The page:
The design of the one-piece screw-in cast iron cylinder with integral fins and cylinder head necessitated the use of a blind bore reminiscent of the contemporary OK engines as well as the TOP range mentioned elsewhere. There were three large radially-disposed exhaust ports having three internal flute transfers between them that overlapped the exhaust to a considerable degree. Port opening periods were actually quite generous. The cylinder was essentially identical to that used on the Kotobuki engines. As far as is known, all variants of the Hope B spark ignition model (as well as the early glow variants) use 3/8x24 thread plugs.

Almost without exception, the engines did not bear serial numbers, nor were the majority of the subsequent Hope models to do so. One possible exception of which we are aware is a Hope B spark ignition model which uniquely has what appears to be a red-anodized case and bears the faintly-inscribed number 144 on the left-hand lug. This could of course be an owner's mark.

The Hope B seems to have been designed to the American Class B rules, as its name would suggest. Long-stroke geometry was applied to the working components, the measured bore and stroke being 17.90 mm x 19.20 mm for a displacement of 4.83 cc or 0.295 cuin—just within the Class B limit of .300 cuin Weight of the glow-plug version was a commendably light 6-1/2 ounces, all inclusive with tank.

Like many of the Hope engines which were to come, the Hope B featured a screw-in backplate that accommodated an aluminium back-tank. On this early model, the backplate was machined from a sand-casting, and the drilled and tapped central spigot into which the tank retaining screw threaded had a square section, presumably to facilitate the use of a box-type spanner for tightening the backplate. The tank was left in its natural state with no anodizing applied. It featured an unusually thick brass filler spigot. Interestingly enough, the thread used for the tank bolt was a very British 1/8" 40TPI Whitworth! Presumably the makers had a tap and a source of screws for this thread and just used what was available.

Anyone who likes the metal-pipe plumbing on the Owat 5 cc and Micron 5 cc fixed compression diesels will appreciate the very thin 2 mm O/D brass fuel line on the Hope B. It was soldered into the spraybar just like the Owat and Micron, which meant that unless you changed the spraybar or cut the brass fuel line you were stuck with the maker's fuel tank for running. And no handy little junction point this time either to facilitate tank changes without cutting the fuel line... It's likely for this reason that examples are not infrequently encountered in which the brass fuel line has been sawn off and replaced with a conventional plastic fuel line.

It may be mentioned in passing that the use of metal fuel lines was actually quite common practise in early post-war Japanese model engine manufacturing circles. Apart from the Hope B, the post-war TOP, Mamiya and O.S. ranges (among others) also featured models with metal fuel lines, continuing a general trend that had already been well established prior to WW2. It appears that suitable petrol-proof flexible fuel tubing had been difficult to obtain in pre-war and wartime Japan, and the early post-war manufacturers continued to use metal tubing even after the imperative for doing so had passed. An example of technical inertia, perhaps...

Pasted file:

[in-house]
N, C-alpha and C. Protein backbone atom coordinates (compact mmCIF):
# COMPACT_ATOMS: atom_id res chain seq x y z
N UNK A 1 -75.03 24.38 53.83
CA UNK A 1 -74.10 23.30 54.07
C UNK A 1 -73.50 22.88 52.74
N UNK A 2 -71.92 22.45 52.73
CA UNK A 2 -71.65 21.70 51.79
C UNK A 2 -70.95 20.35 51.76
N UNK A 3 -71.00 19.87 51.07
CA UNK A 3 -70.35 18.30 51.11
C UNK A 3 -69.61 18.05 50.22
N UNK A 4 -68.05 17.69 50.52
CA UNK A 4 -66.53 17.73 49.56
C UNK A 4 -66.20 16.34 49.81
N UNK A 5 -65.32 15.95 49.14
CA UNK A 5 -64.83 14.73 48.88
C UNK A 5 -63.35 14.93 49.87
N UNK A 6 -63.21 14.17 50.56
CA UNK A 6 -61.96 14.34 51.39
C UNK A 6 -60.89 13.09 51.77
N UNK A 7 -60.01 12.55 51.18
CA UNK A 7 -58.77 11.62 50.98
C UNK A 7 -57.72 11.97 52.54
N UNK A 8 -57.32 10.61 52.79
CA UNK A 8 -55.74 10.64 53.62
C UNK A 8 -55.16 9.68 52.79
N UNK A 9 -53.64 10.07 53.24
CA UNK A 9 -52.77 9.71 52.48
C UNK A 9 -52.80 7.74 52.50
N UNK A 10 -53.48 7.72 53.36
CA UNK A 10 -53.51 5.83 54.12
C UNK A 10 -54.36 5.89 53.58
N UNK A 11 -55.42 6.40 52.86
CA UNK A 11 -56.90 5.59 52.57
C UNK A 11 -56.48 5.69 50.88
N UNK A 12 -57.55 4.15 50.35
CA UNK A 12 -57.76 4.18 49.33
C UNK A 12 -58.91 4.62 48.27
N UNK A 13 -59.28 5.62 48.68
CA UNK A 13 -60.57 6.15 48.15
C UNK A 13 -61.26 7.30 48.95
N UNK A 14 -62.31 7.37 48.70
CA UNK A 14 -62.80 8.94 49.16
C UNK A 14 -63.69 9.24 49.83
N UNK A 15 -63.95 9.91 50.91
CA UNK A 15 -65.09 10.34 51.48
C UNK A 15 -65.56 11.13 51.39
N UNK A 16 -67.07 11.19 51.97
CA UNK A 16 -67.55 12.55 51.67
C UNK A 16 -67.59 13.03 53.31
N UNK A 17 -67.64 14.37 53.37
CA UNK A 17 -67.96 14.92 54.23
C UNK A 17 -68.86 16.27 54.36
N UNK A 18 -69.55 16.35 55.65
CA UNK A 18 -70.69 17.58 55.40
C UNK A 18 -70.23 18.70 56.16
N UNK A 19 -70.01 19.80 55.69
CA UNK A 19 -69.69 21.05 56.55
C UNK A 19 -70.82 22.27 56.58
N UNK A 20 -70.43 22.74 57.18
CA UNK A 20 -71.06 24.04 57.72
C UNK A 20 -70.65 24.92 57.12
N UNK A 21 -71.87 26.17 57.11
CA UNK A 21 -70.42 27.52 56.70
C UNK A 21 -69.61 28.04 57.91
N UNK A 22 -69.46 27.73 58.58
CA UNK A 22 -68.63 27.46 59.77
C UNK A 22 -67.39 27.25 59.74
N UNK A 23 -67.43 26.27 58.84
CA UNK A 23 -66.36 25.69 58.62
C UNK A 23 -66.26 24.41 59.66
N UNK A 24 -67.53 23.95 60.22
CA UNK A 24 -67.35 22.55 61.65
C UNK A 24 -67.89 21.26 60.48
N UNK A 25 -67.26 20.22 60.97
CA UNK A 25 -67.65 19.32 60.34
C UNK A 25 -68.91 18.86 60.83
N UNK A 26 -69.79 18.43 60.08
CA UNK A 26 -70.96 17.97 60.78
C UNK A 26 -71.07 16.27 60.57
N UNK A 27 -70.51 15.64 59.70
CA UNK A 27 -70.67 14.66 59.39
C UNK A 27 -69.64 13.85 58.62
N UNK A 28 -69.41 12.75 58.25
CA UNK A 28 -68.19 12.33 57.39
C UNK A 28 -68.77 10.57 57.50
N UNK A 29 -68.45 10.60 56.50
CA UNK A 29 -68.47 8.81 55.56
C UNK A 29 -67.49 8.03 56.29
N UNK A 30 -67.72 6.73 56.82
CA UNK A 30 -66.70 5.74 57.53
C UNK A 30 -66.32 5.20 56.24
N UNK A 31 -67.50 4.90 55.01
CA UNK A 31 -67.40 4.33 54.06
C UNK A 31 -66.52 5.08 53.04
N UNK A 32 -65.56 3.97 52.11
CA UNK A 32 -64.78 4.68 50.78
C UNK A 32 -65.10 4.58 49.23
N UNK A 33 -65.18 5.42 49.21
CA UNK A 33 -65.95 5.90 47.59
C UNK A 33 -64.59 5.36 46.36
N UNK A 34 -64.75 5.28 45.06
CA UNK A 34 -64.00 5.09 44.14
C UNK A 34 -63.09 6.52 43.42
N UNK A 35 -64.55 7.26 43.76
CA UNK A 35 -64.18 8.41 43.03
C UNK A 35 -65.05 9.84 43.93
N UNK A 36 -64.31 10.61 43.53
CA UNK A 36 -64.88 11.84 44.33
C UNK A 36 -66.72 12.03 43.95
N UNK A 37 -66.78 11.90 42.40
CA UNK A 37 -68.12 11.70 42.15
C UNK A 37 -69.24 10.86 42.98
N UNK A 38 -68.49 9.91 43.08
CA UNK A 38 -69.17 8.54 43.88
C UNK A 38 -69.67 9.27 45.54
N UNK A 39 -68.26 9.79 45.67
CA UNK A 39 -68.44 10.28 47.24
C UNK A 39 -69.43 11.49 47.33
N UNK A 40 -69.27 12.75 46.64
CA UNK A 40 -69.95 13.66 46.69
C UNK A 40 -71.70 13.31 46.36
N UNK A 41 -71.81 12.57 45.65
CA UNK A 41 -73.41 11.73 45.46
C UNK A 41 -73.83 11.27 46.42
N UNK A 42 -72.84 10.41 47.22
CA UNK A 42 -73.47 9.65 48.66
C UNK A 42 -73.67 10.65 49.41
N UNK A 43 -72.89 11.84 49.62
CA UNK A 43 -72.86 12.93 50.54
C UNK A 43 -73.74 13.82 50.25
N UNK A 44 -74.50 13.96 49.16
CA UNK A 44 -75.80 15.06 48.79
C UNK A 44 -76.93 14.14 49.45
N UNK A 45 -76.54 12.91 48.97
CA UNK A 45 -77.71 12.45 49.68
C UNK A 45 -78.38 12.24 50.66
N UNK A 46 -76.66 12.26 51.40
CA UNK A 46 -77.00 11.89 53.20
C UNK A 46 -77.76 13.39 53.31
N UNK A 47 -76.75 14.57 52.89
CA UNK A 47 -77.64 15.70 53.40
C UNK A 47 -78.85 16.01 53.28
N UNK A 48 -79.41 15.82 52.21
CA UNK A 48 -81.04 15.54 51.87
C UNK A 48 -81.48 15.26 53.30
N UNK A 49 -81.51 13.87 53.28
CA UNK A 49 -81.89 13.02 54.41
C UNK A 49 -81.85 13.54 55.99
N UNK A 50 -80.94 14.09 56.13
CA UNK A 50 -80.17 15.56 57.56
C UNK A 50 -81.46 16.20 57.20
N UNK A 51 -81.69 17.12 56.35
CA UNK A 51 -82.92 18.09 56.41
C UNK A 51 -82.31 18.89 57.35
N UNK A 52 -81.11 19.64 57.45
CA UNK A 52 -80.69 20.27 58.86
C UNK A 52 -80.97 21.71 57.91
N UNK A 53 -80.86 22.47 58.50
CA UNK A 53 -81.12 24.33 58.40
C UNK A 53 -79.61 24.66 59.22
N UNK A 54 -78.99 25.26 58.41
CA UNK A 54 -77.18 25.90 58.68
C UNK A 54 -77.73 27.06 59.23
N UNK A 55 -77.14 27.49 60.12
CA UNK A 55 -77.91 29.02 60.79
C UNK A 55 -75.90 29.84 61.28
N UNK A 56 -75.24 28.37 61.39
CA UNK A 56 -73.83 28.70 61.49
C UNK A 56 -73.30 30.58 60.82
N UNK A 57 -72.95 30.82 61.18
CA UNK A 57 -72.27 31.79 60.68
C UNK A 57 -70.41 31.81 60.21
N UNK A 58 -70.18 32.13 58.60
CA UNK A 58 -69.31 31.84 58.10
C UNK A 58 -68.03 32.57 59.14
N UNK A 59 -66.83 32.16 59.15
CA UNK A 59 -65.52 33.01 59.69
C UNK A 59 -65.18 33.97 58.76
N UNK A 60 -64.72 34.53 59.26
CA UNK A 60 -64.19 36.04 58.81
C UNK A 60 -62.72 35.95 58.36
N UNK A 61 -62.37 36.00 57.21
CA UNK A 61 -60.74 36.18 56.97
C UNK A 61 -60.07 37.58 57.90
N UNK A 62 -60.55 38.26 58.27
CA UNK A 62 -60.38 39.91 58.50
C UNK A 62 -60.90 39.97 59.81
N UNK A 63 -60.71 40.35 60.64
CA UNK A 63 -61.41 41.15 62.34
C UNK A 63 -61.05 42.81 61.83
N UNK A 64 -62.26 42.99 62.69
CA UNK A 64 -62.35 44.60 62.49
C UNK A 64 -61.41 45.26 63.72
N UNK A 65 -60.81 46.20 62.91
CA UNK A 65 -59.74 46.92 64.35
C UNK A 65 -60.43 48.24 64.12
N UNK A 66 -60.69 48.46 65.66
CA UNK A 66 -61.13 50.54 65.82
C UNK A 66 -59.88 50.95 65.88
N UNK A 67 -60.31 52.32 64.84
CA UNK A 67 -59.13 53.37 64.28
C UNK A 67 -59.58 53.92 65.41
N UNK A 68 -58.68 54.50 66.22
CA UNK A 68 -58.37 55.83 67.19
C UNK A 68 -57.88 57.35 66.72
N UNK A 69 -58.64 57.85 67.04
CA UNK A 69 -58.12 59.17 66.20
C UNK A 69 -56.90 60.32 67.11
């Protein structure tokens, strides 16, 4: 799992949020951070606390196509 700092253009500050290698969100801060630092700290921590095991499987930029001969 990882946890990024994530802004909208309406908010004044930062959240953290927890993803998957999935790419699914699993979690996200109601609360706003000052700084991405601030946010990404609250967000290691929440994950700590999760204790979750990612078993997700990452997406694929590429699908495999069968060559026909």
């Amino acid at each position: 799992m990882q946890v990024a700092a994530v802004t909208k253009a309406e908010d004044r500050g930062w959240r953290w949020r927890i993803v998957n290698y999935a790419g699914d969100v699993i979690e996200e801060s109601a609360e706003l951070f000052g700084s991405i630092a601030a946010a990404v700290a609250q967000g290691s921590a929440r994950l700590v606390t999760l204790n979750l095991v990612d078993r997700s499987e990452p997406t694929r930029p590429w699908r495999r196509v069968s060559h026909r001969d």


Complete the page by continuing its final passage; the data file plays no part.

An externally-threaded steel needle was used. This threaded into the spraybar, and tension was provided by a knurled disc part-way along the needle which engaged with a conventional two-sided brass spring ratchet. A further knurled disc was fitted to the outer end of the needle to provide a convenient grip for adjustment. Rather McCoy-inspired at first sight, but the fact is that this style of needle was used extensively before the war on Japanese engines. As events were to prove, Hope was to stick with the externally threaded needle design for the full production life of the range. Such needles are notoriously vulnerable to crash damage, but there's no denying the fact that they provide very fine needle control.

Two of the three glow-plug examples of this engine in my possession arrived as rusted-up basket cases, one having a broken con-rod to add insult to injury. This necessitated their complete dismantling for restoration. The failure of the cast aluminium rod had occurred in the very thin band of material that surrounded the bronze bushing for the big end (see illustration). The use of long skinny rods (often die-cast) was well established in Japan by this period and the designer may not have fully appreciated the fact that the more open porting and improved induction of crankshaft rotary valve designs such as the Hope B would result in an engine that ran more strongly than its side-port predecessors and hence tested its working parts more severely. This would be especially true of the glow-plug versions given the greatly inferior control over ignition timing that this type of ignition embodied and the relatively high speeds for which such engines had to be loaded in consequence.

The impression that internal stresses were perhaps under-appreciated is heightened by the fact that the gudgeon pin is only 3 mm in diameter—pretty skinny for a 5 cc glow motor, but there were other instances, including the original Mamiya 29 RV! Mind you, it might have been OK for the original spark ignition version and the crankpin is a far more rational 6 mm in diameter.